There's an awful lot of Strat on that track. Jimmy Page did get some great clean tones from his Les Paul though, especially on live performances.
A lot of the old blues guys would plug straight into the recording desk, to keep things clean. A lot of BB King's later output on Crown Records was recorded direct. You can hear it, little to no ambience, and REALLY clean (although the desks back in those days were all tube powered). A lot of T-Bone Walkers guitar tones are from being plugged into the desk and not using an amp as well.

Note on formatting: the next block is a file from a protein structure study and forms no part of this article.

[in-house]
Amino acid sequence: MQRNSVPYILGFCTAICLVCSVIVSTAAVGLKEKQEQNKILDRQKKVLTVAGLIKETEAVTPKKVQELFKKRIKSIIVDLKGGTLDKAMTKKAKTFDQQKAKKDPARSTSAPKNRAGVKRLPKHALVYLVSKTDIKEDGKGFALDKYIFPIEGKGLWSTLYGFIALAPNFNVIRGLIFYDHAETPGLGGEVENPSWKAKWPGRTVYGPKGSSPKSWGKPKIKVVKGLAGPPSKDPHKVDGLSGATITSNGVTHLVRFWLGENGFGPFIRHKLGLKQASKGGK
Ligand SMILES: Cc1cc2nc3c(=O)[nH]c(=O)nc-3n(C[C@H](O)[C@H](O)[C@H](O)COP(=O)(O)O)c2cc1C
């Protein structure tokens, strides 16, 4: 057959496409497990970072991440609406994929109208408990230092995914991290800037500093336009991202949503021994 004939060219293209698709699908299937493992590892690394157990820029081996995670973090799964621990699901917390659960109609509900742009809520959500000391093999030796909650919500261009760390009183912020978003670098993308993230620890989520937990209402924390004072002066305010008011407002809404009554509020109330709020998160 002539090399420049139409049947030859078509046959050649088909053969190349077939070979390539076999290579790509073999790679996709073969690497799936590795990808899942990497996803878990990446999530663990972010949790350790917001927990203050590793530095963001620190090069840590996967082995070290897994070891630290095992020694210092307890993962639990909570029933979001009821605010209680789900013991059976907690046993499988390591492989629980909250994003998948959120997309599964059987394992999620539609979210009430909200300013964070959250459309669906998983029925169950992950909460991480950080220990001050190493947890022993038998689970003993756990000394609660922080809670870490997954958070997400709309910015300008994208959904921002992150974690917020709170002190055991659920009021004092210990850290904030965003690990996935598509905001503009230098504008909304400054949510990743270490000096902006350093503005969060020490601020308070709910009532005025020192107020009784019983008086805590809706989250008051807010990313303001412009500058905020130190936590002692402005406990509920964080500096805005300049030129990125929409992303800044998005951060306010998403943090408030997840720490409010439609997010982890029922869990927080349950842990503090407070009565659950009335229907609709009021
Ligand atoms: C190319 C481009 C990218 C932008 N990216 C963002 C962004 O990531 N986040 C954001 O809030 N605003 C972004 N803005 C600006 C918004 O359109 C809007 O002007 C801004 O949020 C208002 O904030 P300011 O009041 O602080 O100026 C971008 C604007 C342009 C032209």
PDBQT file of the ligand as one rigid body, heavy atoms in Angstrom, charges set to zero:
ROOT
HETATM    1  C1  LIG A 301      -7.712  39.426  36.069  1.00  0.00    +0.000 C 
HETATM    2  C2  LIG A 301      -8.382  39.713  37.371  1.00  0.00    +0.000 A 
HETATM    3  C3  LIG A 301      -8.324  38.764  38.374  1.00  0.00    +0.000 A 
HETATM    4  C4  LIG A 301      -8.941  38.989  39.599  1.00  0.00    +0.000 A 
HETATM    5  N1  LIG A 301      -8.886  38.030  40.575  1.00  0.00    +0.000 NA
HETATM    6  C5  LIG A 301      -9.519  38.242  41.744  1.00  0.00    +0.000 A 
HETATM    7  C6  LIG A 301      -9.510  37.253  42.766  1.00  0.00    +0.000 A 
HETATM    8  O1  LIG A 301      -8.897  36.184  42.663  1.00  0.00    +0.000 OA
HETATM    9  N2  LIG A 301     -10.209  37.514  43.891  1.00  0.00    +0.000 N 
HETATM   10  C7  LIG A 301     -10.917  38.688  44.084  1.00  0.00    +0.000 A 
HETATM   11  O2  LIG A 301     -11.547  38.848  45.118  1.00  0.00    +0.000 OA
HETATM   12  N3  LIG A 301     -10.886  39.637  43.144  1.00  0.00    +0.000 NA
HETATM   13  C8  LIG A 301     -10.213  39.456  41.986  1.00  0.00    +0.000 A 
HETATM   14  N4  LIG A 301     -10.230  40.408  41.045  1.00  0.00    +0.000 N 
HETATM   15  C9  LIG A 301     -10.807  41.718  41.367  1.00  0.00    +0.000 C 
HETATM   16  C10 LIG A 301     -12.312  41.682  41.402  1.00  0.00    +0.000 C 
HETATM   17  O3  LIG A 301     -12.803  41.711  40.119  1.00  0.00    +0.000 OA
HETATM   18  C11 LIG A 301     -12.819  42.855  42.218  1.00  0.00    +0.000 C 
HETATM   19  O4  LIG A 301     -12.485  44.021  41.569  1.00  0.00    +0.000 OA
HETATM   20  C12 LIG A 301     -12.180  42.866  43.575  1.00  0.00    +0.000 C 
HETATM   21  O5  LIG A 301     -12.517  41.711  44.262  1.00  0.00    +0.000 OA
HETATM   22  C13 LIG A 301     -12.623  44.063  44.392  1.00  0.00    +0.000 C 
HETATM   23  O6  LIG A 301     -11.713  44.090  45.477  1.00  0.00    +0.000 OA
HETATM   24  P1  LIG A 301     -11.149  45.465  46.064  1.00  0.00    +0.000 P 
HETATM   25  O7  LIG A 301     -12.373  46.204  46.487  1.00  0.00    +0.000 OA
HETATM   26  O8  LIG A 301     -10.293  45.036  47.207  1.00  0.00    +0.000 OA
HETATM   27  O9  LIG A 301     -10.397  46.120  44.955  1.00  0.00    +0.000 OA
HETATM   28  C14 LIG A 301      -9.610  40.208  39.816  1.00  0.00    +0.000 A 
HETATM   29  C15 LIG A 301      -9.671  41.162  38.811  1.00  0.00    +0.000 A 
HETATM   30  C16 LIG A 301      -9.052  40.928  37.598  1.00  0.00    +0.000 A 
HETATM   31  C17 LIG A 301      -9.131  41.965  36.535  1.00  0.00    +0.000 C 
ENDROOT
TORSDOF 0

The first time I heard Mike Bloomfield (and knew it was him) was on a Chess album called Muddy and The Wolf. I wouldn't call the sound here through-the-board clean but I think it is within the parameters of the OP's question. And it's some good playing too:I realize that Bloomfield got some sustain from his amp, but using mainly Super and Twin reverbs, his tone was much cleaner than most of the Marshall guys. I've always considered small Fender amps 'clean' tones, compared to Marshalls and other high-gain amps. Obviously a cranked tweed Deluxe or Bassman is not a clean sound, but I think most of you understand what I mean. I'm not talking about "plugging directly into the board like Les Paul" clean, but what "most" of us refer to as a clean tone, like a Twin or a Deluxe Reverb amp.